“That was a big thing to change; understanding how to take care of my body,” he explained. “I am 265 now, and at my highest I was around 278 last year. I just feel better now. When you do yoga and you stretch and you eat right, and you’re doing things to help your body out, you’re able to get in positions that you didn’t know you can get in and you’re not thinking about it. You’re just playing. It just happens.”
As a result, Rochell has repeatedly turned heads this spring. In fact, his pair of Pro Bowl teammates at defensive end were quick to sing his praises.
“I’ve always liked Isaac,” said Joey Bosa. “I think he’s a great guy and he has the potential to be a good rush end. The jump he made is kind of unexpected. Seeing him out here with his hands, the way he’s moving, it’s pretty unbelievable. He’s doing a really great job. We have teams and we compete for points throughout practice, and I think he led his team. It was good to see.”
“He’s definitely making plays,” echoed Melvin Ingram. “Ike’s always been good. We always knew he could do it. And he’s just showcasing his talent because he’s been making so many plays. He’s definitely going to be another piece to our rotation.”
To his credit, Rochell doesn’t pay much mind to the accolades.
But in the end, all that matters is if he backs up their words with his play.
“It’s cool to hear that, but I’ve said this before. That’s all fluff. That’s all word candy. For me, I’ve got to go out, grind and start over. For me, it’s literally going out there every day trying to get a little bit better.”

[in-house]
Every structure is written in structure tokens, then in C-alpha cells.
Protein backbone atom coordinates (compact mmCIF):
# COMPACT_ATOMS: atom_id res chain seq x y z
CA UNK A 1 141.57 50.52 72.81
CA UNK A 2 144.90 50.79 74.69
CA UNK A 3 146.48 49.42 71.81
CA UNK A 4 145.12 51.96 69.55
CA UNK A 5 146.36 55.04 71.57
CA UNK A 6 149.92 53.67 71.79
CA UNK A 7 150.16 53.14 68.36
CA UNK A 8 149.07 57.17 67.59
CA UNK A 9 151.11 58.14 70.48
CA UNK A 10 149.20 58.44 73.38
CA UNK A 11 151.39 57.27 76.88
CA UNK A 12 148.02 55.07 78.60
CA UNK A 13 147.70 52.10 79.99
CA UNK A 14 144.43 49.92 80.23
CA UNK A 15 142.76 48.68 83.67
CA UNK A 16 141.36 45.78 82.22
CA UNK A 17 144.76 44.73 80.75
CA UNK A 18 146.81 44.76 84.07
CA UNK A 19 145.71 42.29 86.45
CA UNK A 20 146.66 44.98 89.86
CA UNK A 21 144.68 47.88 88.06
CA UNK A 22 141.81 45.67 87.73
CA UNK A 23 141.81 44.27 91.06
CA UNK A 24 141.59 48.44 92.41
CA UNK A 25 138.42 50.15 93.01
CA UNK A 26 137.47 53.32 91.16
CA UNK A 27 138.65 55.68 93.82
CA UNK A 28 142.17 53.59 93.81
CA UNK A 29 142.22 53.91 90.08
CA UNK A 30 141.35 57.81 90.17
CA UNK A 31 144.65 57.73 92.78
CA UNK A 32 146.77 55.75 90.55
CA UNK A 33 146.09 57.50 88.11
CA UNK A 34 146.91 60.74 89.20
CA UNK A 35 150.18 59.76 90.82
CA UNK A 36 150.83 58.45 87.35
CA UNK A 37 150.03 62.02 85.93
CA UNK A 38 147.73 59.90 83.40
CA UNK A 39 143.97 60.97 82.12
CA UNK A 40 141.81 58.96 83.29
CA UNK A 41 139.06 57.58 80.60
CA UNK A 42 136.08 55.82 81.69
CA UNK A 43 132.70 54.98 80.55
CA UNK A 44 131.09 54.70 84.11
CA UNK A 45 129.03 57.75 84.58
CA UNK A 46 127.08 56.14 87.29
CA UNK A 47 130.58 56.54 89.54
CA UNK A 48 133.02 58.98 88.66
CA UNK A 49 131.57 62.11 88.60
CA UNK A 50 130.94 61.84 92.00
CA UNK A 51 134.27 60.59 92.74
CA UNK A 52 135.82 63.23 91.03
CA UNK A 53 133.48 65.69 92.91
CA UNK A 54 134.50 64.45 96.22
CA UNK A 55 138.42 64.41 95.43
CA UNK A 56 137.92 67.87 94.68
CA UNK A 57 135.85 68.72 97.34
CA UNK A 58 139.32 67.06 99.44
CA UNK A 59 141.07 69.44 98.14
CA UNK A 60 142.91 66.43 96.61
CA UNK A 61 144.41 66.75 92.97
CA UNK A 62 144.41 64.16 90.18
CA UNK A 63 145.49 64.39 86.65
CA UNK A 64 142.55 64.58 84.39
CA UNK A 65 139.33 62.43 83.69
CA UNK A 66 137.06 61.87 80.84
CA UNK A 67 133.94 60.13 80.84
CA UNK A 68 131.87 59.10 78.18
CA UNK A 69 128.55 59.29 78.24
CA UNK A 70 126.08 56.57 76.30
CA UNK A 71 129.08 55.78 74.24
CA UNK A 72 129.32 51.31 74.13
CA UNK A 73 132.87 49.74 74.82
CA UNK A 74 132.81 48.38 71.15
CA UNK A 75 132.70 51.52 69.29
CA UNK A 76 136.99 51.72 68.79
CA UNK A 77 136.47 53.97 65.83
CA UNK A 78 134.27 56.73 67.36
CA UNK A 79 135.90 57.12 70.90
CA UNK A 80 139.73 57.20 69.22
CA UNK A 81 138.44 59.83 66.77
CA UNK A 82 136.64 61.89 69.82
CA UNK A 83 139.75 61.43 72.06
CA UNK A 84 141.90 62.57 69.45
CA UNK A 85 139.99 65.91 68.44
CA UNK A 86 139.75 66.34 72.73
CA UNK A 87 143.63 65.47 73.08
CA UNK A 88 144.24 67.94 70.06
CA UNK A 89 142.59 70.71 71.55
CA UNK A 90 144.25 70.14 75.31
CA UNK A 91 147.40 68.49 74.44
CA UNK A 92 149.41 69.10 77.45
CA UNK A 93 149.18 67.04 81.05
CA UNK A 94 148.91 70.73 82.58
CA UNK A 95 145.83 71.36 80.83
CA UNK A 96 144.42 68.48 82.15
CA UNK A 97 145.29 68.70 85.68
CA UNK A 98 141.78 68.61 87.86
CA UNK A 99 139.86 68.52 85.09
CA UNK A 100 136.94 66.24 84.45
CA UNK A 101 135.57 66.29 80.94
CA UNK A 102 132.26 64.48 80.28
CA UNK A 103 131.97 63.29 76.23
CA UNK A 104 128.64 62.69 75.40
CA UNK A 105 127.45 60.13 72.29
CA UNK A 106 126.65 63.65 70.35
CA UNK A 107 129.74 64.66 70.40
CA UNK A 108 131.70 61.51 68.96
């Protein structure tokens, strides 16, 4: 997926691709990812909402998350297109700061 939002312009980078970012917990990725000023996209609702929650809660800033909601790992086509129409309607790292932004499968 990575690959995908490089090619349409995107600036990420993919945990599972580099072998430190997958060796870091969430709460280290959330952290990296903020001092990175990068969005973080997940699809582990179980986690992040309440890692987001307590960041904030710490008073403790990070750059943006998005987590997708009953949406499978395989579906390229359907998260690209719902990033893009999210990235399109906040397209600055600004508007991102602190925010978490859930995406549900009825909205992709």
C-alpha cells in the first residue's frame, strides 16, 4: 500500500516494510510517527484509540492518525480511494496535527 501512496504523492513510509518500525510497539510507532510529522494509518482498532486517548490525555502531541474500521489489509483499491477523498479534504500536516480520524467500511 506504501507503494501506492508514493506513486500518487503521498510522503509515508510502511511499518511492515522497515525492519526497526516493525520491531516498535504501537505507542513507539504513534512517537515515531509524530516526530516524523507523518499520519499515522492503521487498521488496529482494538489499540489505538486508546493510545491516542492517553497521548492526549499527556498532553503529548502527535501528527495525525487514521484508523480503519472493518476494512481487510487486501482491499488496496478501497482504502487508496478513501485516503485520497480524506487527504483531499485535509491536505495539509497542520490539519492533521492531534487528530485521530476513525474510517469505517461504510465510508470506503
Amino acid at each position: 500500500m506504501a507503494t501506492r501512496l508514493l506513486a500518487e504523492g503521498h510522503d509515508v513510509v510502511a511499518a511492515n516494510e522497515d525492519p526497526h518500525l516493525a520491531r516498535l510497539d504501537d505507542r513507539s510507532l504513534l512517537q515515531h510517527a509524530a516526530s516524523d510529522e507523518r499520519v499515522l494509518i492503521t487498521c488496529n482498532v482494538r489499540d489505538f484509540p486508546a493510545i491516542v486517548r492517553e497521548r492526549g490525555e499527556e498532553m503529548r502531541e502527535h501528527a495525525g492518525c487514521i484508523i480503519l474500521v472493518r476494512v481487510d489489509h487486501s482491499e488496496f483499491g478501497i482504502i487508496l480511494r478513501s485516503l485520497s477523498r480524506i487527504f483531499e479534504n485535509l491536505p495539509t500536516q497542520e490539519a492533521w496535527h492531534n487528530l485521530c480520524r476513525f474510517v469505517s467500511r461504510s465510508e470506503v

All that being said, Rochell now has to go out and prove it when the season rolls around. To that end, he has a set definition of what his role is in 2018.
“Number one, to be a guy who can come in for Joey, and when I switch in for Joey, be dependable,” he said. “The other is coming in on third down and making plays. For me, it’s just a matter of getting better from week to week. I really do believe that, because I think I got better in OTAs, and then better at minicamp. I think if I just keep progressing, my role might change.”
It’s important to note that another reason for his success is the tutelage of Defensive Line Coach Giff Smith. Rochell is the latest Charger to pay the popular coach credit when it comes to his development.
“The drill work that he does is (great),” he said. “He is a really good person. A really good coach. But in particular, I think his drill work is really, really good. We do drills that matter. Ones that carry over. We’re not just wasting time doing get-offs and other d-line stuff. We’re doing drills that specifically work on your hips. That specifically works on your swipe. And it’s particularly interesting watching OTA tape how much better we’ve all gotten at things like the swipe. He’s just a technician, and he knows how to get his players to be technicians.”
Rochell wasn’t the only player lauding Smith’s work. In addition to Lynn, Bosa also was quick to point out the impact of the team’s defensive line coach.
“Just to see the progression he’s taken with these guys, where fitting up in the run was tough for a lot of them (is impressive),” said Bosa. “Now, they’re using their hands unbelievably. Just watching the progression of a lot of guys on the defensive line shows you how good of a coach he is, and how good he’s been for the unit.”